In the 111th Congress, Spratt supported legislation such as the American Recovery and Reinvestment Act of 2009, extension of unemployment benefits, increased infrastructure and labor workforce funding, increased federal financial aid packages, increased home foreclosure and small business assistance, reduction in estate taxes for 99.8 percent of estates, clean water legislation, health insurance reform, expansion of the State Children's Health Insurance Program, reforming of medicare payment plans, clean energy legislation, pay as you go legislation, defense authorization for the wars in Afghanistan and Iraq, increased VA hospital investment.[8]

On March 21, 2010, Spratt joined a majority of his House colleagues in approving H.R. 3590, the Patient Protection and Affordable Care Act, the Senate version of the health care reform bill. As Chairman of the House Budget Committee, he made the floor motion which led to the vote on the bill. "I was where the action was when the bill had to be called from the clerk's desk," he told The Herald, a Rock Hill, South Carolina newspaper. "It was like sharing a moment in history." [9]

On March 24, 2010, Spratt was appointed to the President's National Commission on Fiscal Responsibility and Reform. In reporting on the appointment, Dow Jones Newswires called Spratt "one of the staunchest fiscal conservatives among House Democrats."[10]

Political campaigns

Spratt became active in Democratic politics at an early age, and was elected delegate to the 1964 Democratic National Convention. Spratt was first elected to the United States House of Representatives in 1982, succeeding fellow Democrat Kenneth Holland. He was reelected 13 more times. Although parts of the district were becoming friendlier to Republican candidates at the national level, the GOP was more or less nonexistent in this part of South Carolina at the local level for some time. As evidence, Spratt only faced a Republican opponent twice from 1984 to 1992, both of those times winning easily. In 1994, however, Spratt was nearly defeated by Republican Larry Bigham, only surviving by 6,300 votes. He defeated Bigham by a slightly larger margin in 1996, but from 1998 to 2008 usually won with relatively little difficulty.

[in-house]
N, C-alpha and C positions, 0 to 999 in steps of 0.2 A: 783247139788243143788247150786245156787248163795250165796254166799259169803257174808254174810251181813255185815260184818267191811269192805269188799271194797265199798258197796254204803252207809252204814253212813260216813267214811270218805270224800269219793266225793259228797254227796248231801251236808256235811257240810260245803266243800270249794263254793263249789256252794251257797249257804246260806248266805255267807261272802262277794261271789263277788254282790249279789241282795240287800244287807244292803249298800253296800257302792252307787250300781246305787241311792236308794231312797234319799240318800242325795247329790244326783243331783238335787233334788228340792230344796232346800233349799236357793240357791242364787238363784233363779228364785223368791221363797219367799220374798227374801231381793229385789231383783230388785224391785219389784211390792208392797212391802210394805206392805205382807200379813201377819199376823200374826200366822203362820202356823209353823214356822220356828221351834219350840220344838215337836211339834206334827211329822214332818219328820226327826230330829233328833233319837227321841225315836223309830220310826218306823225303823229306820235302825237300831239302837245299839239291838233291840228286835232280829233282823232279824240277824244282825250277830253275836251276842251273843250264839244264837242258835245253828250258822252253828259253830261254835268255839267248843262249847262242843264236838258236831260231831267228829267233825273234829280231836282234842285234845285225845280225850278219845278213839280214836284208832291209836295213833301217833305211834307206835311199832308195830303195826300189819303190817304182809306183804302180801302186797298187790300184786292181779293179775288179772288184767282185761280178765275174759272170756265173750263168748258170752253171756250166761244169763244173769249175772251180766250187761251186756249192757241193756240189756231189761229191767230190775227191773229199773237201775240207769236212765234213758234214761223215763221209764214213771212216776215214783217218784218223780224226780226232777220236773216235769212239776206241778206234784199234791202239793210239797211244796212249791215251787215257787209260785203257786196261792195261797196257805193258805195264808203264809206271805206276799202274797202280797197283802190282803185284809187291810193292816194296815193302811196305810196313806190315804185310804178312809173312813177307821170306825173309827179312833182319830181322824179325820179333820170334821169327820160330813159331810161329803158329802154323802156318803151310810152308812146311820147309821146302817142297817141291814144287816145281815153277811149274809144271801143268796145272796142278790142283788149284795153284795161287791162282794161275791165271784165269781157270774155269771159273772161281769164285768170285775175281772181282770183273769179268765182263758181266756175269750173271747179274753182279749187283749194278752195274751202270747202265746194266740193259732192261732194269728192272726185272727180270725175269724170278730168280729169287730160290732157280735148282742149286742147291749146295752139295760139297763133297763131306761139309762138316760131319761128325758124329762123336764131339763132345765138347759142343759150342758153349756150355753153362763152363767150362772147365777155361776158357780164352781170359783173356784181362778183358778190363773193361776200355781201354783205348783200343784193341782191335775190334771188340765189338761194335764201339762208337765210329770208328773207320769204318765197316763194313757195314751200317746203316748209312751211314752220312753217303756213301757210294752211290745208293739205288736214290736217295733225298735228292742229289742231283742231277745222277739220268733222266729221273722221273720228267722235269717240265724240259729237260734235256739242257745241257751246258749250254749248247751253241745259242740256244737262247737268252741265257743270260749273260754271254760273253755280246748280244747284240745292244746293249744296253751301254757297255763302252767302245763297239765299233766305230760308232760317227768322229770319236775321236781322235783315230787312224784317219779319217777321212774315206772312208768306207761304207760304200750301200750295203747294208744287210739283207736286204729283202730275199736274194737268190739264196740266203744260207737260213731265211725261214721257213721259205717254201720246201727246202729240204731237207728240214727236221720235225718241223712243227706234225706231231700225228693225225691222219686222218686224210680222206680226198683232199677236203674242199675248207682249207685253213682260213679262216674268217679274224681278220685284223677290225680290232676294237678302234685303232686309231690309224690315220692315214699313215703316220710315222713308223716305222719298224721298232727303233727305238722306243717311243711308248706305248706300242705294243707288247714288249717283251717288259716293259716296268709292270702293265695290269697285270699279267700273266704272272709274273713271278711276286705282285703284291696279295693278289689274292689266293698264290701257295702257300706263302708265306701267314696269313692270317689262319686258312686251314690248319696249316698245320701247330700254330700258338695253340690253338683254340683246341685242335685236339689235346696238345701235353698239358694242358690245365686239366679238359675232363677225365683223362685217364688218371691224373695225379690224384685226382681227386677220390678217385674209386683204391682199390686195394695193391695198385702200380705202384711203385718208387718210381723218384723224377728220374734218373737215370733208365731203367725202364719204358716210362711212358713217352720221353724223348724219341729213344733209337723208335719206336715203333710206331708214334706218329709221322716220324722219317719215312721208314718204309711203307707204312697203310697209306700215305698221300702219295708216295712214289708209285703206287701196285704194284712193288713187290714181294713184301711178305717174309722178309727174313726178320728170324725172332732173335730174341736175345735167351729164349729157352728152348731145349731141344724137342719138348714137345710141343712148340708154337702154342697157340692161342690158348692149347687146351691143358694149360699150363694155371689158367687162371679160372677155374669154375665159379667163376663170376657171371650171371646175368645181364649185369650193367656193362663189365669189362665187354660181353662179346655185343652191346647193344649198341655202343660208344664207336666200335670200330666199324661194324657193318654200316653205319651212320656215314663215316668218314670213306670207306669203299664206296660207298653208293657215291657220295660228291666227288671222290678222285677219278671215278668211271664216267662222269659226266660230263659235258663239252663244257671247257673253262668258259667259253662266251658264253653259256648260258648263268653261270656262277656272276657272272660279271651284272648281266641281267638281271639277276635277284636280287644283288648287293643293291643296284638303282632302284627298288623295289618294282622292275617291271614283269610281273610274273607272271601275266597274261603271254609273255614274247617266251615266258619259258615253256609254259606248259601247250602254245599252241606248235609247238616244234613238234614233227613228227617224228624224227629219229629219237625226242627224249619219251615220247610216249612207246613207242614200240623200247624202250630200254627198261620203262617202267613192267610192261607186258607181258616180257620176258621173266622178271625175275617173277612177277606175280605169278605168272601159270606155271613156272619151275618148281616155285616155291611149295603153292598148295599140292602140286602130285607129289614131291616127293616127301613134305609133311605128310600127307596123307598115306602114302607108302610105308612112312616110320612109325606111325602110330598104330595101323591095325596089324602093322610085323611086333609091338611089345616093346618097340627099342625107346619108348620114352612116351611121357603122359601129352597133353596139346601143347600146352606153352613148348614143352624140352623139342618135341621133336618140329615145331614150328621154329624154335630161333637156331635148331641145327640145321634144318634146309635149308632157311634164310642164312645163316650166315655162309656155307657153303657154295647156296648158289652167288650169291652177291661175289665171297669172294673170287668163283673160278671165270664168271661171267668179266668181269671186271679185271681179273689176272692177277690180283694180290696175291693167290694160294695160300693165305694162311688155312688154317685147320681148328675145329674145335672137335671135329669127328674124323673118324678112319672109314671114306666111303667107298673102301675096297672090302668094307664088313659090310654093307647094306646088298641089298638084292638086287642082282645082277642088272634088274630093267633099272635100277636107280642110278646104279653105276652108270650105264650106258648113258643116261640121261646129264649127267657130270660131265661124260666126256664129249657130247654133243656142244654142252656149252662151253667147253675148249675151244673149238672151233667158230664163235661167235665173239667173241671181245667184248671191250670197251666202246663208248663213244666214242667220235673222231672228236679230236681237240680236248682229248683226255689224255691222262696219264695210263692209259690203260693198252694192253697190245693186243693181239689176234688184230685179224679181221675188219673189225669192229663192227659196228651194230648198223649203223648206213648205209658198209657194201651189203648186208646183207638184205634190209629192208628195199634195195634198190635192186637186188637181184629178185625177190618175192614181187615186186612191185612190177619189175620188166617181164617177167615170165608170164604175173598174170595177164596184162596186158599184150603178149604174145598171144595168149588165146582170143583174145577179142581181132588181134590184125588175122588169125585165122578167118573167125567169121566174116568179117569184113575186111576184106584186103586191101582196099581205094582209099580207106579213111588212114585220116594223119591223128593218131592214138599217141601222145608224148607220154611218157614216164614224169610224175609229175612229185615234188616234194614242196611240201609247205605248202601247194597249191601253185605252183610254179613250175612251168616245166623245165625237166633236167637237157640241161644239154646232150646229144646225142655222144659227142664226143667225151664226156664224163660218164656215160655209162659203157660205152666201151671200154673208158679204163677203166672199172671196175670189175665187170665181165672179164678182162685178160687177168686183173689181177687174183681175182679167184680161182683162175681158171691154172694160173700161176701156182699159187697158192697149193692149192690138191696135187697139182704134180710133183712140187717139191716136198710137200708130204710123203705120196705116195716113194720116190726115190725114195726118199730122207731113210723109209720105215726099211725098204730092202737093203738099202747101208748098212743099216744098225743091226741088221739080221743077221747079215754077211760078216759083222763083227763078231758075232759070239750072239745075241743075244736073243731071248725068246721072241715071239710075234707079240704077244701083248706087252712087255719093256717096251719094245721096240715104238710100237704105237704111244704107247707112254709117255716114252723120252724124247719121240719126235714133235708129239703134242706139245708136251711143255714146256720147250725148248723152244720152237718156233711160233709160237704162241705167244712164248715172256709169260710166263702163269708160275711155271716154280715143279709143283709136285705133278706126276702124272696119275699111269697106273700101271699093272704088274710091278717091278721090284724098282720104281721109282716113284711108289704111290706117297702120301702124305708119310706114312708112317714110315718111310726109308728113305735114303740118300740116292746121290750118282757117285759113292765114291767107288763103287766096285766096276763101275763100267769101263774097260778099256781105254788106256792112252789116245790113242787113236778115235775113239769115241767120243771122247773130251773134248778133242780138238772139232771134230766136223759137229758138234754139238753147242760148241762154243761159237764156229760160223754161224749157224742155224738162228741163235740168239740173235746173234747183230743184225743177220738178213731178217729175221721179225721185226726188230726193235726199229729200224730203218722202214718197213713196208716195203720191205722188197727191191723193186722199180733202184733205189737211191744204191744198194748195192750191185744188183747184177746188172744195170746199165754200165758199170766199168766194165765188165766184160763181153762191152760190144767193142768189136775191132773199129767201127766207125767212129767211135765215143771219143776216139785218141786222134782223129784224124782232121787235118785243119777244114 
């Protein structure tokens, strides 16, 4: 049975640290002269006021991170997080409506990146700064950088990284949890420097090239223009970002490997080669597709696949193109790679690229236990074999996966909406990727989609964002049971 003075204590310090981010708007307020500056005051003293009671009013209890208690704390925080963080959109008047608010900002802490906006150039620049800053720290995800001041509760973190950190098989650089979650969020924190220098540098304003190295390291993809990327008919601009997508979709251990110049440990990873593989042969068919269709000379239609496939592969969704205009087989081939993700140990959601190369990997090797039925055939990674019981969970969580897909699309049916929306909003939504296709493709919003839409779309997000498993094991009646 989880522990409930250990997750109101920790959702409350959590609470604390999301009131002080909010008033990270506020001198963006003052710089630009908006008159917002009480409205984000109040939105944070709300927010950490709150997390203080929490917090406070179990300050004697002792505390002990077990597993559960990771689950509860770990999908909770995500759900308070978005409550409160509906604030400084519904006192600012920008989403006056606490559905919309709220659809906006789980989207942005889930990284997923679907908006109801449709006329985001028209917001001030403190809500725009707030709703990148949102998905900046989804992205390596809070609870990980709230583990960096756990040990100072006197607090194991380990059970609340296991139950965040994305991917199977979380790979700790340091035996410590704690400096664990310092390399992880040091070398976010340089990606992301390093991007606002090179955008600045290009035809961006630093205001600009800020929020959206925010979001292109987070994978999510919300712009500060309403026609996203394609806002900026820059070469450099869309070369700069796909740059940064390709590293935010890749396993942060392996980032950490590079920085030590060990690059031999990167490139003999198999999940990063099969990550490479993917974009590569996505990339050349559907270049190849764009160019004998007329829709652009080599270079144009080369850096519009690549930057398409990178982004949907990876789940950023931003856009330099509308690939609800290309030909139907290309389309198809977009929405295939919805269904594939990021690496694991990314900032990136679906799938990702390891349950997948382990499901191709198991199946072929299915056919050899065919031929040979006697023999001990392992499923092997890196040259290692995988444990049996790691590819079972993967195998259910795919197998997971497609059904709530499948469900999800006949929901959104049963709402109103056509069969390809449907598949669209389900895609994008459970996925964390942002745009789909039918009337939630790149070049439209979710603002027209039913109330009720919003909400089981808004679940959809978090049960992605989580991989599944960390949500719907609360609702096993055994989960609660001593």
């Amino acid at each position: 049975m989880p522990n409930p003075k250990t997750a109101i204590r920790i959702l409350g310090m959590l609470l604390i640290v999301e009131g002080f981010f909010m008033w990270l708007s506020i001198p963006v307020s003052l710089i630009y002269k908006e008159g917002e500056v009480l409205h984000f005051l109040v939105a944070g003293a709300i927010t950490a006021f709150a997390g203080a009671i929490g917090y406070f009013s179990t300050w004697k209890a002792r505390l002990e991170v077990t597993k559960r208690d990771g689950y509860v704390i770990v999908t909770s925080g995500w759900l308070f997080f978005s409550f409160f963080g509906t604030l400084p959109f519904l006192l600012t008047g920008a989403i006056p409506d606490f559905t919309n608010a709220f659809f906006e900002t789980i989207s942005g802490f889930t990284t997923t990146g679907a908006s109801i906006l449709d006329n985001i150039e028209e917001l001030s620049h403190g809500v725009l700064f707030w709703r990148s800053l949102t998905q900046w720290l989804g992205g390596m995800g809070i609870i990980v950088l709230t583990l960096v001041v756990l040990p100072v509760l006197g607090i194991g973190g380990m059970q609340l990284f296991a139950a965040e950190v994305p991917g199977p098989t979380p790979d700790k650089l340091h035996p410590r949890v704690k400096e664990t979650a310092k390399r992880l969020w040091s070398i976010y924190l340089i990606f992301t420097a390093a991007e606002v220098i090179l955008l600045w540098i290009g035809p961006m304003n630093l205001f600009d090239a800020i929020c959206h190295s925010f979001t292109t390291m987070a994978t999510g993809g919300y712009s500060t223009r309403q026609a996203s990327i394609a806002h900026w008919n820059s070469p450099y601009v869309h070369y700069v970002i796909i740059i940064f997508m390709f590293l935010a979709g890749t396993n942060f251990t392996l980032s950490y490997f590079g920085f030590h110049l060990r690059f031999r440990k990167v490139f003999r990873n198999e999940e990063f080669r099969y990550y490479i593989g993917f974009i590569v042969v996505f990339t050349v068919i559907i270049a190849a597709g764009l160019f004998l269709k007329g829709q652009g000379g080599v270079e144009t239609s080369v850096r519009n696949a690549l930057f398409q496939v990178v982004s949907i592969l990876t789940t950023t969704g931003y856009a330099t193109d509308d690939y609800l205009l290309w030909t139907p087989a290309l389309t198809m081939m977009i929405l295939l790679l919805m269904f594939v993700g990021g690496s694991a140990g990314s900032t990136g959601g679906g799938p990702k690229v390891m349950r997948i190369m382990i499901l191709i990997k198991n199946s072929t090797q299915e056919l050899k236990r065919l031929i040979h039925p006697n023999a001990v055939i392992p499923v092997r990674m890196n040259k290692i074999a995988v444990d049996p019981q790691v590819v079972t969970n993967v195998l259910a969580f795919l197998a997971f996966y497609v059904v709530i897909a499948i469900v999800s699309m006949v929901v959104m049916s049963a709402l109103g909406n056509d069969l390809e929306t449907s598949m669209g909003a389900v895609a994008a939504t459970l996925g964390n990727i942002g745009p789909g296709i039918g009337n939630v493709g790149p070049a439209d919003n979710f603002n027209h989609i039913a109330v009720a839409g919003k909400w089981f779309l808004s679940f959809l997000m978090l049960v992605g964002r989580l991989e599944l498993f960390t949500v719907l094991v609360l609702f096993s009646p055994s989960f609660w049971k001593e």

In 2010, Spratt was defeated by State Senator Mick Mulvaney by a margin of 55 percent to 45 percent—one of the largest margins of defeat for an incumbent in the 2010 cycle.

Personal life

Spratt married Jane Stacy of Filbert, South Carolina. They have three daughters. They also have five grandchildren named Lily, Max, Jack, James, and Grace.

Spratt is a member of First Presbyterian Church in York, South Carolina. He has been active in the United Way and other civic and charity organizations.


  1. ^ "Memory Hold the Door: John McKee Spratt, 1907-1973," University of South Carolina School of Law,, 12 June 2008.
  2. ^ Biography of Congressman John Spratt, U.S. House of Representatives, Washington, DC Archived 2010-03-24 at the Wayback Machine.
  3. ^
  4. ^ "Spratt Finds Bridge Over Party Divide," The State, Columbia, SC, 1 April 1996.
  5. ^ "Congress's Designated Hitters," National Journal, 28 January 1989, No. 4, p.174.
  6. ^ "Best and Worst of Congress," Washingtonian, 01 September 2006, Vol. 41, No. 12.
  7. ^ "Joint Statement of Lawrence H. Summers, Secretary of the Treasury, and Jacob J. Lew, Director of the Office of Management and Budget, on Budget Results for Fiscal Year 2000," U.S. Department of the Treasury, 24 October 2000. Archived 17 May 2010 at the Wayback Machine.
  8. ^ Roll Call Votes, Office of the Clerk, U.S. House of Representatives.
  9. ^ Final Vote Results For Roll Call 165 Office of the Clerk, U.S. House of Representatives, 21 March 2010.
  10. ^ Corey Boles, Dow Jones Newswires, in, 24 March 2010.

External links

U.S. House of Representatives
Preceded by
Kenneth Lamar Holland
Member of the U.S. House of Representatives
from South Carolina's 5th congressional district

Succeeded by
Mick Mulvaney
Preceded by
John Kasich
Ranking Member of House Budget Committee
Succeeded by
Paul Ryan
Preceded by
Jim Nussle
Chair of House Budget Committee
Party political offices
Preceded by
Rosa DeLauro
House Democratic Assistant to the Leader
Succeeded by
Xavier Becerra